The end of the year can often be hectic as you try to bring in last-minute sales and take steps to reduce your tax liability before it is too late. All businesses need to wrap up by the end of the year, but this process can be calm and simple if you follow these four simple ways to wrap up your business this year.
1. Take Inventory
It is important to take inventory to take stock of how many business assets you currently have. Taking inventory helps you determine how much capital is tied to your products. For goods-based businesses, you may have inventory in multiple categories, such as finished products, products used to make new items or work-in-process items.
Even if your business does not sell goods, you still need to take inventory to account for your assets. You need to keep track of computers, office furniture and other office equipment. Taking inventory can also help you evaluate if you need to replace some of these assets and if it is best to invest before the end of the year so that you can factor in these purchases with your taxes.
2. Complete End-of-Year Accounting Tasks
You want to be able to give your accountant an accurate picture of your financial situation, so it is important to complete end-of-year accounting tasks, such as:
· Reconciling your accounts - Reconcile all bank and credit card statements. Do the same for loans, lines of credit and payroll liability.
· Review fixed assets - Review your financials and ensure that assets are accurately identified. Fixed assets are usually worth $1,000 or more and expected to last for more than one year.
· Verify employee information - Soon tax forms will be going out, so it is important that you have up-to-date information for all of your employees. Have employees review their last W-4 form and make any corrections to their name, address, tax id or other information.
· Identify all 1099 vendors - Review the payments that you have made to vendors and independent contractors. You must provide a 1099 form to those you have paid $600 or more to that are not corporations. Ensure you have a W-9 for all such individuals.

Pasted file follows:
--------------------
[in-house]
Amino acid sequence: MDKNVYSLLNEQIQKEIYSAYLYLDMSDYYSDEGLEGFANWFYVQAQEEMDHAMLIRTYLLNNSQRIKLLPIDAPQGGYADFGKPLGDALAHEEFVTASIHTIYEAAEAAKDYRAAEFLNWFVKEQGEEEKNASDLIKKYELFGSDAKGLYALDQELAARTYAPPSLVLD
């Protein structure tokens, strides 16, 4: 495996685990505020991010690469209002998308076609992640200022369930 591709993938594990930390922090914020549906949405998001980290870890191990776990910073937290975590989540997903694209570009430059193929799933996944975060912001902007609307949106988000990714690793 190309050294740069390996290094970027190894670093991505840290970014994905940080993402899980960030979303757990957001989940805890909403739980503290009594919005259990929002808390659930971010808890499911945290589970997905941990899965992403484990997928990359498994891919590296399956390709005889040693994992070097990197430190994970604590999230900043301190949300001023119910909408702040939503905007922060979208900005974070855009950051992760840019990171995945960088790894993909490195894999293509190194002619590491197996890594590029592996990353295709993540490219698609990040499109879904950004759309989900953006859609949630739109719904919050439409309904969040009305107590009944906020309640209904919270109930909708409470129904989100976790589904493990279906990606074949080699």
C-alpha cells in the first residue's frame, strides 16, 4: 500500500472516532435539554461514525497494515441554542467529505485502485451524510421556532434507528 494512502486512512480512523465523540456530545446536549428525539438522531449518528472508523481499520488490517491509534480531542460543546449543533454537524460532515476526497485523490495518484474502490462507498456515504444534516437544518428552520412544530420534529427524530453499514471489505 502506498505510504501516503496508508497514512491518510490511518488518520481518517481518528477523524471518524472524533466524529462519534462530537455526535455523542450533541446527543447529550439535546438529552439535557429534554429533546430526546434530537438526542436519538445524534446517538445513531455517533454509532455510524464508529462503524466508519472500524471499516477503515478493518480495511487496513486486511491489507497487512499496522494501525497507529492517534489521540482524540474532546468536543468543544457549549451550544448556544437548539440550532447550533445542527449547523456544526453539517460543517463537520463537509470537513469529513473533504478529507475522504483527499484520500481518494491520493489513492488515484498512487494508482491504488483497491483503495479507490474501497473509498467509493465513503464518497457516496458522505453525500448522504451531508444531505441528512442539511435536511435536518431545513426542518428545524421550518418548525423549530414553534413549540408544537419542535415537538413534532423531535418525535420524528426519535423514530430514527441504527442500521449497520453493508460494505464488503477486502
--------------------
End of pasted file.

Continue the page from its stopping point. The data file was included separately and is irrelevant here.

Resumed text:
· Check accounts payable and receivable accounts - Run an aging report to determine which accounts are still open. Try to get final payment before the end of the year and pay off vendors whom you owe.
3. Thank Your Employees
The end of the year is a great time to show appreciation for your employees and to recognize all that they have done throughout the year. Don't worry about having to pay huge employee bonuses if you can't afford it. Studies indicate that praise from management was the most motivating factor for performance for most workers.
Take time to write cards that express your gratitude and recognition for a job well done or verbally recognize staff during a meeting. You can also provide small gifts that are personalized to their interests, a day off or an award.
4. Reflect on the Year
The end of the year is the perfect time to reflect on your business. Consider what goals you had for the year and whether you accomplished them. If you did not, identify the challenges that prevented you from accomplishing them and how you can refine your goals for next year. Consider important achievements you made this year and what you learned. Focus on two to five goals that you want to accomplish for the next year. Put this information in writing so that you can revisit it next year and keep yourself on track.
Now that you have thought about end-of-year tasks, you can focus on making sure you have enough capital to pursue the opportunities of the next year. Usher in the new year with confidence in your leadership and your business.